THE NEW YORK TIMES, FRIDAY, AUGUST 25, 1995
Busch Replaces Female Lead
The faux is loose in the hencoop at the Blue Angel, where Charles Busch, that past master of the Hollywood pastiche, has stepped into the role of Marian Ames, the mistress of ceremonies of the female troupe that is the oversized heart and songful soul of “Swingtime Canteen.”
From snood to sandal straps, the role is tailor-made for Mr. Busch. Little wonder. The drag diva, who replaced Alison Fraser, is, after all, one of the co-writers (with Linda Thorsen Bond and William Repicci) of this exuberant excursion back to the days of World War II. As writer and star, Mr. Busch has previously tapped Hollywood’s B-movie lode for such kitsch-and-tell exercises as “The Lady in Question” and “Red Scare on Sunset.”
So while an occasional bomb blast may rattle the premises, no figurative minefields menace Mr. Busch as he goes over the top as the hammy over-the-hill MGM star leading a U.S.O. troupe into the war zones (the women bring their own battlefields with them) to entertain the G.I.’s in 1944.
As the moment demands, Mr. Busch as the grande dame preens, minces, sashays, bats eyes, tosses off the most winningly treacly of smiles, and with reckless abandon drops names of dear, dear friends (Joan Crawford, Loretta Young, Jeannette MacDonald, Cole Porter). He has a way with songs like “You’ll Never Know” and lines like “We’re in a war, ladies, and we’ve got to win.” And he carries the proper heft and authority to whip his charges into line when their sniping at one another threatens to upstage the war. Best of all, Mr. Busch conveys just the right impression of sending himself up along with everything else.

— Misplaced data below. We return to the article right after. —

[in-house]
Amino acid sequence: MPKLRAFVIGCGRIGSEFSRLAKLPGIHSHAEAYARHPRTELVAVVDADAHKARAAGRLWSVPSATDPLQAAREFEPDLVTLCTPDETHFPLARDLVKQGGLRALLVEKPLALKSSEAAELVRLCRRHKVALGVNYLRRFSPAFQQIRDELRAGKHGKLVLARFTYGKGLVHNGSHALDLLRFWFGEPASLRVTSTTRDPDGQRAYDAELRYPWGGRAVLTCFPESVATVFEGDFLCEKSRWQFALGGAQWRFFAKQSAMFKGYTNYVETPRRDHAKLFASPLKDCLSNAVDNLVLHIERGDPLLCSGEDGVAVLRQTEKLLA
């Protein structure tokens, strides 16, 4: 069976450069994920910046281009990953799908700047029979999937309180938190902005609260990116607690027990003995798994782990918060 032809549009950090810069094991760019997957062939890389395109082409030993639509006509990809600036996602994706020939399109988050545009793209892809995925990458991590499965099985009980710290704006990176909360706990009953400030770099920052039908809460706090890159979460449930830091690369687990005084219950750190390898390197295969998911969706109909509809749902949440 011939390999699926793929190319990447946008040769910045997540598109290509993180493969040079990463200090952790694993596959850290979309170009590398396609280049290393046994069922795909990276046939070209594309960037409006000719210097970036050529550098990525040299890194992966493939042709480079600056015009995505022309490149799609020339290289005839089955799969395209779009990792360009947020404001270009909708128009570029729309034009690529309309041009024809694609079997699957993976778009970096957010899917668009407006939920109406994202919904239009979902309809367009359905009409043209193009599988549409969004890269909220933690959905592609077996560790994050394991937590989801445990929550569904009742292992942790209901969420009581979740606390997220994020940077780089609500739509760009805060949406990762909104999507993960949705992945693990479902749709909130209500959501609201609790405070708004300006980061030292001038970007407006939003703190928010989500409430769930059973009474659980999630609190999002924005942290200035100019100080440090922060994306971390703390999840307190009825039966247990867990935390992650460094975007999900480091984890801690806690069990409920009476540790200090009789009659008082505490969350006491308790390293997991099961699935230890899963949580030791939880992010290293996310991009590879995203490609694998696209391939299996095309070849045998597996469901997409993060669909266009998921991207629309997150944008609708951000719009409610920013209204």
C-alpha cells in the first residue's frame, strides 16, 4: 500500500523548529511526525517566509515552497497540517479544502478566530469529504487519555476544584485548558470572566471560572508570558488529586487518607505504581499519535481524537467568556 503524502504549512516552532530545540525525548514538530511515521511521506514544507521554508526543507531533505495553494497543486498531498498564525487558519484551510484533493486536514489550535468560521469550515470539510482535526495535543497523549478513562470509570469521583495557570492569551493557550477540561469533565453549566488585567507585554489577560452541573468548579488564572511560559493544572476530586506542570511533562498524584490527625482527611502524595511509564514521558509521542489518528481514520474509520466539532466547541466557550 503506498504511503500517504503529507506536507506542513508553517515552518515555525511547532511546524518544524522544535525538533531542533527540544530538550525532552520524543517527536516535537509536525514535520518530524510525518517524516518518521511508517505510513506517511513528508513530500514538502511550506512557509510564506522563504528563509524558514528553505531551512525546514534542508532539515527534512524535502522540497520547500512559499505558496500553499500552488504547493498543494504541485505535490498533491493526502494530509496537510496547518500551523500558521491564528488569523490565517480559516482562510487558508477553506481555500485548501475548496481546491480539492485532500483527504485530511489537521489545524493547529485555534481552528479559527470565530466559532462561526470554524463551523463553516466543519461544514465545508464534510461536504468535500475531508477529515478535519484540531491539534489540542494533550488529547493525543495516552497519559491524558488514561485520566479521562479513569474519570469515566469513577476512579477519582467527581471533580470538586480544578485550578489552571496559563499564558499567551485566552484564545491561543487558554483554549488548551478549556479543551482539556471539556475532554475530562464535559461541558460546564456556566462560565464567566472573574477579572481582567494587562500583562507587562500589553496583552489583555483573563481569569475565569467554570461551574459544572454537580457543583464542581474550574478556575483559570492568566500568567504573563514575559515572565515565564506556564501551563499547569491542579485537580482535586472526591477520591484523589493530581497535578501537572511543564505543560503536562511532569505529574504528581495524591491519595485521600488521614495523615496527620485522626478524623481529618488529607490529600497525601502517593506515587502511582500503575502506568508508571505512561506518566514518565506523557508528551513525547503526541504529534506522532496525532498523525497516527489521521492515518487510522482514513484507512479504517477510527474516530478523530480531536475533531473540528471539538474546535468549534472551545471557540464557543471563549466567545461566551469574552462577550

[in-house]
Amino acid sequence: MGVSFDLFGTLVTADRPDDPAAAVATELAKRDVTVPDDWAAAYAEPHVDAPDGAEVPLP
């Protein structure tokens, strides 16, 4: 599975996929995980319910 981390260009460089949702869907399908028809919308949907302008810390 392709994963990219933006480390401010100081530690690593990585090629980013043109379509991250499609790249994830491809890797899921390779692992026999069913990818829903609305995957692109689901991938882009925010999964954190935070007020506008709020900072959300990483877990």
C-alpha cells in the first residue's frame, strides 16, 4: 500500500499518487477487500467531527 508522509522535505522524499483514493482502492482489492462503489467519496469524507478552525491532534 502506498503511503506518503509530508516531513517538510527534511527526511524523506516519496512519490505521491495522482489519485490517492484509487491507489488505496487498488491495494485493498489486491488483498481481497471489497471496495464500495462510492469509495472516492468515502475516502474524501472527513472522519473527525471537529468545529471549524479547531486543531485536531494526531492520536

Not to be overlooked in this show, directed by Mr. Busch’s longtime collaborator Kenneth Elliott, are the excellent actors, singers and musicians who surround Mr. Busch, notably Jackie Sanders, Marcy McGuigan and Debra Barsha, and the succulent lineup of some 30 songs, from “Sing, Sing, Sing” and “Don’t Fence Me In” to “Swinging on a Star” and “Daddy.”
War may be hell, but at “Swingtime Canteen” it’s still a lot of fun.
Book by Linda Thorsen Bond, William Repicci and Charles Busch. Directed by Kenneth Elliott; choreography by Barry McNabb. Sets by B. T. Whitehill; costumes by Robert Mackintosh; Mr. Busch’s wigs by Elizabeth Katherine Carr; lighting by Michael Lincoln; sound by Fox and Perla; arrangements and orchestrations, Bob McDowell; musical direction and supervision, Lawrence Yurman; special material, Dick Gallagher. Presented by Mr. Repicci and Michael Minichiello, in association with Ken Jillson, Robert Massimi and Patricia Greenwald. At the Blue Angel, 323 West 44th Street, Clinton.
WITH: Charles Busch, Debra Barsha, Emily Mikesell, Marcy McGuigan and Jackie Sanders.